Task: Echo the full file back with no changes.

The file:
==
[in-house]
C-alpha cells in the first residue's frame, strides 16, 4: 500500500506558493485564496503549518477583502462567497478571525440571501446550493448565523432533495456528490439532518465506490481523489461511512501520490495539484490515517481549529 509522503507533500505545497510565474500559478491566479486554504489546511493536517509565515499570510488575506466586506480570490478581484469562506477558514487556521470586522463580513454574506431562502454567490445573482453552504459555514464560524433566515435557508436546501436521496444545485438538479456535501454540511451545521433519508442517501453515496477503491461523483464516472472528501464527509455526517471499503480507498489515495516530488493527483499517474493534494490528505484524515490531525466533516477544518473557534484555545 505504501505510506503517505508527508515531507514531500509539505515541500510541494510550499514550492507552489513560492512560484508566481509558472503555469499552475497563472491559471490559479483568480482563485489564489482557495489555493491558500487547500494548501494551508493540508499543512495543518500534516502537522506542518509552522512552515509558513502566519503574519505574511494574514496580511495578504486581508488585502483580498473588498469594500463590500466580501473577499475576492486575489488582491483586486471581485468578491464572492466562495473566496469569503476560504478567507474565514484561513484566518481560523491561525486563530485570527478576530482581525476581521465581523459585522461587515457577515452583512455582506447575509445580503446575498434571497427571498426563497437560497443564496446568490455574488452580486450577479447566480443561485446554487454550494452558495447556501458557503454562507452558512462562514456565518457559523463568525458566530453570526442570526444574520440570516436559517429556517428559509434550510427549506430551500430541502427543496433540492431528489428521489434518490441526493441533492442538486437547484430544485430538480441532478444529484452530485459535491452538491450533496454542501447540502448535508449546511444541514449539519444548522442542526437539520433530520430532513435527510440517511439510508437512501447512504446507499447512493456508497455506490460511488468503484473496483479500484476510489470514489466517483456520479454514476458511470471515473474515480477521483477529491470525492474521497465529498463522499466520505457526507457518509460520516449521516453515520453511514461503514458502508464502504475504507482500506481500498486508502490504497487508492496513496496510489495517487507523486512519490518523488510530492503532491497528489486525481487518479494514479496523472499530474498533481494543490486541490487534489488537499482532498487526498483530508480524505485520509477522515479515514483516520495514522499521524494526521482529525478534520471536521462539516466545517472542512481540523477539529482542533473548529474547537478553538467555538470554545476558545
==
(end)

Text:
[in-house]
C-alpha cells in the first residue's frame, strides 16, 4: 500500500506558493485564496503549518477583502462567497478571525440571501446550493448565523432533495456528490439532518465506490481523489461511512501520490495539484490515517481549529 509522503507533500505545497510565474500559478491566479486554504489546511493536517509565515499570510488575506466586506480570490478581484469562506477558514487556521470586522463580513454574506431562502454567490445573482453552504459555514464560524433566515435557508436546501436521496444545485438538479456535501454540511451545521433519508442517501453515496477503491461523483464516472472528501464527509455526517471499503480507498489515495516530488493527483499517474493534494490528505484524515490531525466533516477544518473557534484555545 505504501505510506503517505508527508515531507514531500509539505515541500510541494510550499514550492507552489513560492512560484508566481509558472503555469499552475497563472491559471490559479483568480482563485489564489482557495489555493491558500487547500494548501494551508493540508499543512495543518500534516502537522506542518509552522512552515509558513502566519503574519505574511494574514496580511495578504486581508488585502483580498473588498469594500463590500466580501473577499475576492486575489488582491483586486471581485468578491464572492466562495473566496469569503476560504478567507474565514484561513484566518481560523491561525486563530485570527478576530482581525476581521465581523459585522461587515457577515452583512455582506447575509445580503446575498434571497427571498426563497437560497443564496446568490455574488452580486450577479447566480443561485446554487454550494452558495447556501458557503454562507452558512462562514456565518457559523463568525458566530453570526442570526444574520440570516436559517429556517428559509434550510427549506430551500430541502427543496433540492431528489428521489434518490441526493441533492442538486437547484430544485430538480441532478444529484452530485459535491452538491450533496454542501447540502448535508449546511444541514449539519444548522442542526437539520433530520430532513435527510440517511439510508437512501447512504446507499447512493456508497455506490460511488468503484473496483479500484476510489470514489466517483456520479454514476458511470471515473474515480477521483477529491470525492474521497465529498463522499466520505457526507457518509460520516449521516453515520453511514461503514458502508464502504475504507482500506481500498486508502490504497487508492496513496496510489495517487507523486512519490518523488510530492503532491497528489486525481487518479494514479496523472499530474498533481494543490486541490487534489488537499482532498487526498483530508480524505485520509477522515479515514483516520495514522499521524494526521482529525478534520471536521462539516466545517472542512481540523477539529482542533473548529474547537478553538467555538470554545476558545